• Sept. 11 worker facing deportation is freed from detention

    World News CTV News
    NEW YORK -- A onetime Sept. 11 World Trade Center cleanup volunteer who faces possible deportation over a 1990 drug conviction but was pardoned by the governor was freed from immigration detention on Wednesday. Carlos Cardona was released from custody and will be required to check in periodically pending the outcome of his immigration case, a spokeswoman for U.S. Source
  • Several injured, horse euthanized in stage coach crash near Williams Lake, B.C.

    Canada News CTV News
    WILLIAMS LAKE, B.C. - RCMP say several people were injured and a horse had to be euthanized when a stage coach plunged about 12 meters down a ravine near Williams Lake, B.C. The horse-pulled coach belonged to a local First Nation that was taking part in an annual ride that marks the start of the Williams Lake Stampede, which begins Thursday. Source
  • B.C. man accused of wanting to 'destroy' ex-wife found guilty in online harassment

    Canada News CTV News
    VANCOUVER -- A man accused of trying to emotionally ruin the life of his ex-wife using online posts was found guilty Wednesday of criminal harassment by a B.C. Supreme Court jury. The court heard Patrick Fox's tactics included threatening emails, blog postings and a website about Desiree Capuano, who lives in Arizona. Source
  • Quebec premier defends remarks about Muslims in wake of Flint attack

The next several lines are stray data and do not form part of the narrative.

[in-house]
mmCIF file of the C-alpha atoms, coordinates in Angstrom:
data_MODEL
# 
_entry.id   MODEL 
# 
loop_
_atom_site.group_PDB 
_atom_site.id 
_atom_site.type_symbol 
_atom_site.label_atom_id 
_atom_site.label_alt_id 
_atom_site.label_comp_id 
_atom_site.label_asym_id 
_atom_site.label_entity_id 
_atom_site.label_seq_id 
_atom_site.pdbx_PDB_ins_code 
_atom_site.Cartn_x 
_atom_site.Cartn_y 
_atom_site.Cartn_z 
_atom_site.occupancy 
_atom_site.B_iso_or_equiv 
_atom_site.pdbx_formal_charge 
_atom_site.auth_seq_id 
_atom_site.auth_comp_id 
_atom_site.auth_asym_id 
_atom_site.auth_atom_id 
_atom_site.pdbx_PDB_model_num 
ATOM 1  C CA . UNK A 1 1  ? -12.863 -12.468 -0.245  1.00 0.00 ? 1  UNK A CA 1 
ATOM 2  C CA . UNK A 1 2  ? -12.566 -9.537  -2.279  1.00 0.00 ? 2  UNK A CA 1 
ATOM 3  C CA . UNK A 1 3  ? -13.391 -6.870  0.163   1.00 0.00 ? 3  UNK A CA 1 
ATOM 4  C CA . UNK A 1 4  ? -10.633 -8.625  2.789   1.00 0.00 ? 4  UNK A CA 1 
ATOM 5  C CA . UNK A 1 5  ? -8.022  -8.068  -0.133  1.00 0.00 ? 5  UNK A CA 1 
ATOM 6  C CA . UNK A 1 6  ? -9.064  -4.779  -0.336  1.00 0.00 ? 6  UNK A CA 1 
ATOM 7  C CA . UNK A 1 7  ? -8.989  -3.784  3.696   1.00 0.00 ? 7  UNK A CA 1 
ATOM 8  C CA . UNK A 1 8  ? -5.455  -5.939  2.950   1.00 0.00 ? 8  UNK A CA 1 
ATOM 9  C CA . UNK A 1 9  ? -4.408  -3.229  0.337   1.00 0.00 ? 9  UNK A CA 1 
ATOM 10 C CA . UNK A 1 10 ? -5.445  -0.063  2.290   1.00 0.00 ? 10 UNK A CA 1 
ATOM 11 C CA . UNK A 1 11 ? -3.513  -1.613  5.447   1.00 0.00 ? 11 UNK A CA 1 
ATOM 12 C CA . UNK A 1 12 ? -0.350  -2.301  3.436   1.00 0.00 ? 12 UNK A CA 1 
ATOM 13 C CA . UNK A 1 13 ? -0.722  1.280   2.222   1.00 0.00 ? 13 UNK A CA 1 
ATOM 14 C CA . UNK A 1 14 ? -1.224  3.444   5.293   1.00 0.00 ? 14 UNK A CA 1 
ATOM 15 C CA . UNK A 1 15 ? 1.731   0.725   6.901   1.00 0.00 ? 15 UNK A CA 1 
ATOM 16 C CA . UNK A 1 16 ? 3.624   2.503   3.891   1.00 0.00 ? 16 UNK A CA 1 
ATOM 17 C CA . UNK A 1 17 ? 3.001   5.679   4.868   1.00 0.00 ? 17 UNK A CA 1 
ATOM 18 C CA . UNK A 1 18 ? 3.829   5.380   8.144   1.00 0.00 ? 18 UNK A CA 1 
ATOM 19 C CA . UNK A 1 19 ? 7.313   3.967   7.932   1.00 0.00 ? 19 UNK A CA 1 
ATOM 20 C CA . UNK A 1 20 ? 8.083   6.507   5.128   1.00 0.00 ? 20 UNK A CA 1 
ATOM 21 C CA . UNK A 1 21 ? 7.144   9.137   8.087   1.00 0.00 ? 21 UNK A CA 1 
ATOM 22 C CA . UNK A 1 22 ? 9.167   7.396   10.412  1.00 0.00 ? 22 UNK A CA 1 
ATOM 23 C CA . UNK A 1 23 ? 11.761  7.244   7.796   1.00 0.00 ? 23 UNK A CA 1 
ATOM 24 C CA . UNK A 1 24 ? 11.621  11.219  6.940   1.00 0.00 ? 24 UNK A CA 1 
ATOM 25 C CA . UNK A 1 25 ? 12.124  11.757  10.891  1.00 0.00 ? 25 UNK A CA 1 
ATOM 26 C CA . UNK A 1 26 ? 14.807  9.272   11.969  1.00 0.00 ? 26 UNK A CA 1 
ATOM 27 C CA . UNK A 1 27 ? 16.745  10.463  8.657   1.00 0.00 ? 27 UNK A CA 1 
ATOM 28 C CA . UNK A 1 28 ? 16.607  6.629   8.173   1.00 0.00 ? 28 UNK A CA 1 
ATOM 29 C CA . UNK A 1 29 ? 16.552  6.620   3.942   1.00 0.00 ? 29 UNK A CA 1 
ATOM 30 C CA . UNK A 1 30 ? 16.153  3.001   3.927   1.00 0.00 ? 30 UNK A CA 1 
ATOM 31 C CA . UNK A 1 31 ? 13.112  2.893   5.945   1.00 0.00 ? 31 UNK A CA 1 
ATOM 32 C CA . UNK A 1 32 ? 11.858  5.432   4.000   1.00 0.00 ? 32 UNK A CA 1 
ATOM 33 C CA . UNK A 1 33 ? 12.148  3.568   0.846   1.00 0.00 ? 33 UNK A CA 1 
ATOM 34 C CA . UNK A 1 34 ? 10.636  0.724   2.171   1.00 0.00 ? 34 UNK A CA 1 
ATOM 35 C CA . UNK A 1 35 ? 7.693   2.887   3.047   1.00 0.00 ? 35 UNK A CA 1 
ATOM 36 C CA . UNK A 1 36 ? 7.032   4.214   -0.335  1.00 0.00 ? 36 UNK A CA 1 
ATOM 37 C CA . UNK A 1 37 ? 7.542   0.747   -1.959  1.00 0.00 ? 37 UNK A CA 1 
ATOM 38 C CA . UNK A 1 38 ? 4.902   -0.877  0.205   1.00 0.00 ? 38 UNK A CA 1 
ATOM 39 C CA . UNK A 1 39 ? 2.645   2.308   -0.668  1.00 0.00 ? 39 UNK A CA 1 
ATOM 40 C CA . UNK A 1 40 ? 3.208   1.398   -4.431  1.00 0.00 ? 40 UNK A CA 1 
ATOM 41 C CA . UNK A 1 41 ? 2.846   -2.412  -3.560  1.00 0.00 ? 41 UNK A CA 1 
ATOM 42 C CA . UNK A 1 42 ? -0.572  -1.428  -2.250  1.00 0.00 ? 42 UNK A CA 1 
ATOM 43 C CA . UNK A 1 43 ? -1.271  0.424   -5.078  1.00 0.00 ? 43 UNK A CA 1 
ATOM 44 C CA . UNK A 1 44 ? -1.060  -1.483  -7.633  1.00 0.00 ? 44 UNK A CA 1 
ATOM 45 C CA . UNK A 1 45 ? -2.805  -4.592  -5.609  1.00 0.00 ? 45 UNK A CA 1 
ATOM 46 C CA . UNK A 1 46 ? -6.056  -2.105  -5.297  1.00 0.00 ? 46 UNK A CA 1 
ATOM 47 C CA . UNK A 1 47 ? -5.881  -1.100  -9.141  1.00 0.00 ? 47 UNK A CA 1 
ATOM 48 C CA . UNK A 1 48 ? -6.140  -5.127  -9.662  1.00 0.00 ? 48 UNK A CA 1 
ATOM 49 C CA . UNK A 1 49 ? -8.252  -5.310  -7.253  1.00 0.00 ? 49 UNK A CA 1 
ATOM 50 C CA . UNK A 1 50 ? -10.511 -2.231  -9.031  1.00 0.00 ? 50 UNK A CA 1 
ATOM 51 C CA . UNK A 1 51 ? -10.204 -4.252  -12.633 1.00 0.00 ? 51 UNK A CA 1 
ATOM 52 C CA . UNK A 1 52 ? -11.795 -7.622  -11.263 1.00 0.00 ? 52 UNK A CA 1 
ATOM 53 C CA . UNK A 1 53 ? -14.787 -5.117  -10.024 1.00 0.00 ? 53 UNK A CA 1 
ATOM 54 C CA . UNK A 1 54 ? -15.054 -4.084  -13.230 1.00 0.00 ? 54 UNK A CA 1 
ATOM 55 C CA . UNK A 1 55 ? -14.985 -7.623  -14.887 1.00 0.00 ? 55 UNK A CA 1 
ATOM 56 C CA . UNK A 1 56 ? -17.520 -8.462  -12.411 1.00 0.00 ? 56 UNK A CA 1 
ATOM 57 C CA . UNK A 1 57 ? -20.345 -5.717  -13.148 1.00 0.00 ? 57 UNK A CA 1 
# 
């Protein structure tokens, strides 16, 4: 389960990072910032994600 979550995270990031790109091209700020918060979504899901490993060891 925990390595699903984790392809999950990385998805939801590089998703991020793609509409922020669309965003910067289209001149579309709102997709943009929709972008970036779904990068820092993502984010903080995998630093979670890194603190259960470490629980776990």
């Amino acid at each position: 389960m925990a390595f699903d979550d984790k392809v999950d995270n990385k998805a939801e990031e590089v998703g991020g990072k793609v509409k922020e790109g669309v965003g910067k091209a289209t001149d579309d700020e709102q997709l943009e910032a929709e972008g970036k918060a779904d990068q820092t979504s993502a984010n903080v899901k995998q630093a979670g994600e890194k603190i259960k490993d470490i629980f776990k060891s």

Canada News CTV News
    Quebec Premier Philippe Couillard insists there is nothing shocking about his recent comments about Muslims having a responsibility in the fight against terrorism. Following the arrest of a Muslim Montrealer in the stabbing of a police officer at the Flint airport in Michigan last week, Couillard said terrorist events like it can't be disconnected "from Islam in general. Source
  • North Korea warns U.S. it will keep building nuclear arsenal

    World News CTV News
    North Korea's UN ambassador is warning the United States and the rest of the world that his country will keep building up its nuclear arsenal regardless of sanctions, pressure or military attack. Kim In Ryong told the Security Council on Wednesday that the "hostile policy" of the United States and its military manoeuvrs with South Korea in April and May are responsible for bringing the situation on the Korean Peninsula closer to the brink of nuclear war than ever before. Source
  • Hot weather, dead trees and too much rain add up to dangerous fire season in California

    World News CBC News
    No one joins the California Conservation Corps. to cut down trees. But where visitors to Sequoia National Park see grey trunks and leafless branches, forestry worker Jose Castaneda sees kindling. "It feels really sad to see so many dead trees," he says. Source
  • Record-breaking Canadian sniper saved Iraqi lives according to special forces general

    Canada News Toronto Sun
    OTTAWA — The sniper who shattered the record for the longest confirmed kill also saved lives, the deputy commander of Canadian special forces said. Brig.-Gen. Peter Dawe told The Canadian Press on Wednesday that fighters from the Islamic State of Iraq and the Levant were gathering for an attack on an unsuspecting Iraqi military unit when the Canadian commando fired the 3.5-kilometre shot. Source
  • NAFTA lawsuits target Canada most, U.S. hasn't lost yet

    Canada News CTV News
    OTTAWA - When it comes to the North American Free Trade Agreement, Canada can safely claim the title of biggest loser in terms of lawsuits. Since the agreement came into force in 1994, Canada has been sued 39 times by foreign companies claiming Canadian policies have violated their rights under NAFTA. Source